There is a simple way to slice city property taxes by more half a mill without cutting services or laying anyone off, some officials say.
All it would take is a commitment to shift excess pension trust funds into a new account to cover the tab for post-employment health benefits, a move they say would have no impact on city workers or retirees, but would save taxpayers more than $2 million annually.
City Comptroller Glenn Klocko, who has long advocated the change, said that if city leaders decide to do it, he can immediately pare $2.5 million from the spending plan currently on the table.
That would allow a big cut in this year’s property taxes and a permanent reduction in the amount the city budgets to pay its retired workers a decade’s worth of health benefits.
City Councilor Ken Cockayne, who is also championing the move, said it “could save a great deal of tax dollars” if officials would seize the opportunity.
He said he can’t understand why he has met “nothing but a wall in dealing with this from the unions and those beholden to the unions.”
Mayor Art Ward said he’s creating a task force to look into the issue, which he said may prove more complicated than supporters expect.
City union officials have said they’re not against the change, but are looking for the city to negotiate any shifting around of money, angling to get something more for municipal workers and retirees in the process.
But it’s not clear that there’s any downside for city workers.
As it is, the pension trust funds set up to pay Bristol’s retired city workers are so flush with cash that experts say they have enough money to cover all anticipated future costs and to have as much as $200 million extra.
What Klocko is asking to do is to shift $77 million from the overfunded pension funds to fill a newly required post-employment benefits fund.
No matter what the city does, it is obligated to cover the tab for both pension payments and the post-employment benefits, mostly health care for the first 10 years after a worker retires. Those are contractually mandated and even if they were revised down the road, the existing requirement to pay would remain.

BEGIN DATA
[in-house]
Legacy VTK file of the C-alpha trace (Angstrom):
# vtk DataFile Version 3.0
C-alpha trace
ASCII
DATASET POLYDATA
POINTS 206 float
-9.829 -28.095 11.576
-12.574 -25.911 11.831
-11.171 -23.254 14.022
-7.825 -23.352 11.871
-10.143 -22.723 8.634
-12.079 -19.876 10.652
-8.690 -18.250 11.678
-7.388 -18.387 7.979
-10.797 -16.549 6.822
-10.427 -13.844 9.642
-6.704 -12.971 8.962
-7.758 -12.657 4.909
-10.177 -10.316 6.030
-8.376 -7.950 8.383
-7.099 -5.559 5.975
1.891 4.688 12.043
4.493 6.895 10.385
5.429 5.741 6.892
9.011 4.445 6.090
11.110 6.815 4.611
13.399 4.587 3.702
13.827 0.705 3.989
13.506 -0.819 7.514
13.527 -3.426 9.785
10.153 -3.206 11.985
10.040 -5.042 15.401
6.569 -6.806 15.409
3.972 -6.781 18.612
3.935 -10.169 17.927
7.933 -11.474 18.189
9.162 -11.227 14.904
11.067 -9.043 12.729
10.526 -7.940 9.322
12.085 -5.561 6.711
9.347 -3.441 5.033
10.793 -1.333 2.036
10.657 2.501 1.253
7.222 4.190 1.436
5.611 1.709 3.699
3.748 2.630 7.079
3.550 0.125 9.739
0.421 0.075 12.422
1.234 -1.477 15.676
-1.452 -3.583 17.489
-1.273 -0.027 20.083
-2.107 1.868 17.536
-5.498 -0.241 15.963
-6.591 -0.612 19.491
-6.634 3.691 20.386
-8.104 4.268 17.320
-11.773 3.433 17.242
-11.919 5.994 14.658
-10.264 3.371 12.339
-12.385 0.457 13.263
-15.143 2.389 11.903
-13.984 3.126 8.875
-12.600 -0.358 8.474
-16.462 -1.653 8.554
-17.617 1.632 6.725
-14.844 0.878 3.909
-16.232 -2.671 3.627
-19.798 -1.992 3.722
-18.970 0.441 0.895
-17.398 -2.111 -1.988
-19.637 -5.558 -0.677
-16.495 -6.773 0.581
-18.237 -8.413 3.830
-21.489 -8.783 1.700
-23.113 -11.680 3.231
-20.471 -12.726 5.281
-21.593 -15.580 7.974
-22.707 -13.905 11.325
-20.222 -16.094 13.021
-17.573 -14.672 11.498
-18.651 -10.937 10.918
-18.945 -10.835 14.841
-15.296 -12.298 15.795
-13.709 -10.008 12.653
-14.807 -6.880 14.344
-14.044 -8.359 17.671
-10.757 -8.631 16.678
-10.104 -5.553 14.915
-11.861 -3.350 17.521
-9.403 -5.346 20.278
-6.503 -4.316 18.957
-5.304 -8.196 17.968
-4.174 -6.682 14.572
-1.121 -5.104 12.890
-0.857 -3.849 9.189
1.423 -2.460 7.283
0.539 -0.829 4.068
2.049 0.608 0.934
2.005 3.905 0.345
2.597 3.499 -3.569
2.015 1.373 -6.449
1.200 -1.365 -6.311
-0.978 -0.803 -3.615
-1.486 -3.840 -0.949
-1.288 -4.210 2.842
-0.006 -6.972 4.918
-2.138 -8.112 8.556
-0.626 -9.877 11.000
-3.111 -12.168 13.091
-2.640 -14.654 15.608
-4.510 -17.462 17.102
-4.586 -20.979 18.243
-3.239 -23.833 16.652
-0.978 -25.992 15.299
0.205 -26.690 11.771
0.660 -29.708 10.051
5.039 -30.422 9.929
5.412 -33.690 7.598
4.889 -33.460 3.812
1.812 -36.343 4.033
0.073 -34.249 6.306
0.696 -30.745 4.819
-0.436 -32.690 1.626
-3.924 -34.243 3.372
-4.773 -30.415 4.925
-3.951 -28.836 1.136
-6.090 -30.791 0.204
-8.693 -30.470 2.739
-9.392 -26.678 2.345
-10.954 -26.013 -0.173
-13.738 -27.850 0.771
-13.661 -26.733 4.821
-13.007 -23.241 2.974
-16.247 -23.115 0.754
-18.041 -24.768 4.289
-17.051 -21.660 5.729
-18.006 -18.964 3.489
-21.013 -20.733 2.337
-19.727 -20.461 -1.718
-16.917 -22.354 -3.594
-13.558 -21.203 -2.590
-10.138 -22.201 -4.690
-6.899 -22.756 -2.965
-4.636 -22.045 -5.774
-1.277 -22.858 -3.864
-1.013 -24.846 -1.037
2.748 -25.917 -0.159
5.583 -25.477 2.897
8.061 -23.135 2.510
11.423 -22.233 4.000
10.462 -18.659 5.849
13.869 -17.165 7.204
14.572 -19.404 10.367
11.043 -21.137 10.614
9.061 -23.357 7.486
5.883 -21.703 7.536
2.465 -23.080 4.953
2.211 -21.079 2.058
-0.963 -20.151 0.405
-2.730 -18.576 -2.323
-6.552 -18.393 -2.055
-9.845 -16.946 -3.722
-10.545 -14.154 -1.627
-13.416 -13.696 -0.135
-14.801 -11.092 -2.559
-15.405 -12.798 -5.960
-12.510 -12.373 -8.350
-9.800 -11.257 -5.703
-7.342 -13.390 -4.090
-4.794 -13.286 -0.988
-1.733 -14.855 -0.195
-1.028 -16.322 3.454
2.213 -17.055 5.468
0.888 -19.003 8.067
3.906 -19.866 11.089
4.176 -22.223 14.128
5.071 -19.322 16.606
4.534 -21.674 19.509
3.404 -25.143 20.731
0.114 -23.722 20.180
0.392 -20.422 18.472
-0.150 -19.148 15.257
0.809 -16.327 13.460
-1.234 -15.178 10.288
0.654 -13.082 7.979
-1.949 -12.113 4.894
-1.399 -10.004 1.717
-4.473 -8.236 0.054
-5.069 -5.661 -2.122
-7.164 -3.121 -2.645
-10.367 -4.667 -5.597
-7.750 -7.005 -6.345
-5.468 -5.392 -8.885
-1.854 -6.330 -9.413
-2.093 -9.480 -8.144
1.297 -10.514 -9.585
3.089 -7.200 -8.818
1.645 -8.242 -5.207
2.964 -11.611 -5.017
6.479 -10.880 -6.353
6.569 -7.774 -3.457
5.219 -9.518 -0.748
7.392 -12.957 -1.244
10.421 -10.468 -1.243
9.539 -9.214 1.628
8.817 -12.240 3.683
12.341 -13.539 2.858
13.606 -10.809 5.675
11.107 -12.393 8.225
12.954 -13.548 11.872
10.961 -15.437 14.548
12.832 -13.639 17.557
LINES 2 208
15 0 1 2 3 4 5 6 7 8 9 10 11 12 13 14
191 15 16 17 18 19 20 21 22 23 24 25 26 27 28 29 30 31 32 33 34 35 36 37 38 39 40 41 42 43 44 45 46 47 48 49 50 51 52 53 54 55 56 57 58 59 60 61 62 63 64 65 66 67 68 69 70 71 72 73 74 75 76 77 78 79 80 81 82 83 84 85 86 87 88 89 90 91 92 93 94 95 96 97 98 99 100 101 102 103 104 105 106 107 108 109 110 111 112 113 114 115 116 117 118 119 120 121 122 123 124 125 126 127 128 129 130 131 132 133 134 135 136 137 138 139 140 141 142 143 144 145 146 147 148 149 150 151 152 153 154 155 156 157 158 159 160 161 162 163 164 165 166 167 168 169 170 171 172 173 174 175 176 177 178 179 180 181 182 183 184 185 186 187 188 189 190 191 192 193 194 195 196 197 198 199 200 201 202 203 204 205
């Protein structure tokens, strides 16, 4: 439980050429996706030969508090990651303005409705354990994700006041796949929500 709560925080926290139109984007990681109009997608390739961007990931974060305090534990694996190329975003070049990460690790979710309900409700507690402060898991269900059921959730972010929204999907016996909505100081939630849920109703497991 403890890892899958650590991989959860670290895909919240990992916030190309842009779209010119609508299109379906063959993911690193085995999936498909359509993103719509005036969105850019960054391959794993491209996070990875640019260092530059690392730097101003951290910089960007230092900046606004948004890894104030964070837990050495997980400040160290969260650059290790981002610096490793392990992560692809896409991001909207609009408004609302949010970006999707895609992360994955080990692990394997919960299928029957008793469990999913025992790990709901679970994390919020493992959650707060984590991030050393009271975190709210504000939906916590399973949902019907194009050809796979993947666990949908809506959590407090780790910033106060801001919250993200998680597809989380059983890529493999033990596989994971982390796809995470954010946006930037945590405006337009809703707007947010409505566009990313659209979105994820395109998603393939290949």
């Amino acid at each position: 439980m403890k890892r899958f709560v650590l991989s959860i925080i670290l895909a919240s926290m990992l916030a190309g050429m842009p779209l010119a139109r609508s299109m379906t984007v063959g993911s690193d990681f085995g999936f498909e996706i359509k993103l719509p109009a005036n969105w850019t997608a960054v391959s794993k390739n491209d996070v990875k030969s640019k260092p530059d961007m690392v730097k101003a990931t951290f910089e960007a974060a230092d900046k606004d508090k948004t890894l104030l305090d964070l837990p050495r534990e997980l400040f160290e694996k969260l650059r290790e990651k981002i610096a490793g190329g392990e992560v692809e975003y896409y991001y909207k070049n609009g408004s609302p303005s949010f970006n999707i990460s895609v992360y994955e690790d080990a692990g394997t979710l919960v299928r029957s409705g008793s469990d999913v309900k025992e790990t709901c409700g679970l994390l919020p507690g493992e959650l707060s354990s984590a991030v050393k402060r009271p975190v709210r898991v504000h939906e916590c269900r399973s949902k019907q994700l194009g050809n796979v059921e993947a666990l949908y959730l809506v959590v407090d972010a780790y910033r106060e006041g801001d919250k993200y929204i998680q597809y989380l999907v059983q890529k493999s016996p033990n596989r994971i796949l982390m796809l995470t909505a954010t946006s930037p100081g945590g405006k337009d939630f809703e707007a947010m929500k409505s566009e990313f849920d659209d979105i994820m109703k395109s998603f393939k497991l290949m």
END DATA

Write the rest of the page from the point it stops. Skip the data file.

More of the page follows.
The issue is simply whether the city can move some money from one trust fund to the other, a move that Cockayne and Klocko say makes good sense because the cash will wind up benefiting workers one way or the other.
Making the change, though, means taxpayers won’t have to fork over $2.1 million to cover current post-employment benefits in the coming fiscal year – and they won’t need to shell out another $250,000 to kick start the new trust fund.
Best of all, from a city finance point of view, there will never again be a need to include the money in its annual budget because the trust funds should continue growing enough to allow investments to cover rising expenses in the decades to come.
The half a mill property tax cut that the change would produce, Klocko said, would go on forever.
Klocko has another plan to save that half mill for just this year: to put off purchasing any new police cruisers, delay park and fire equipment purchases, slice $500,000 from education, snatch excess cash from the ropes course fund, pare the economic development cash and more.
The trouble with that course, which may be what’s needed to cut the mill rate hike to 4 percent instead of 6.5 percent, is that nearly all of the money Klocko is eyeing will have to be paid next year, or soon after.
Taxpayers may get a little break for a year – and some cost to the schools and to city services – but there’s no real long-term benefit.
What the proposal to shift around excess trust fund money offers, however, is permanent relief, its advocates say.
And failing to seize the moment would be a mistake, Cockayne said.
For more on the post-employment benefits issue, read this story
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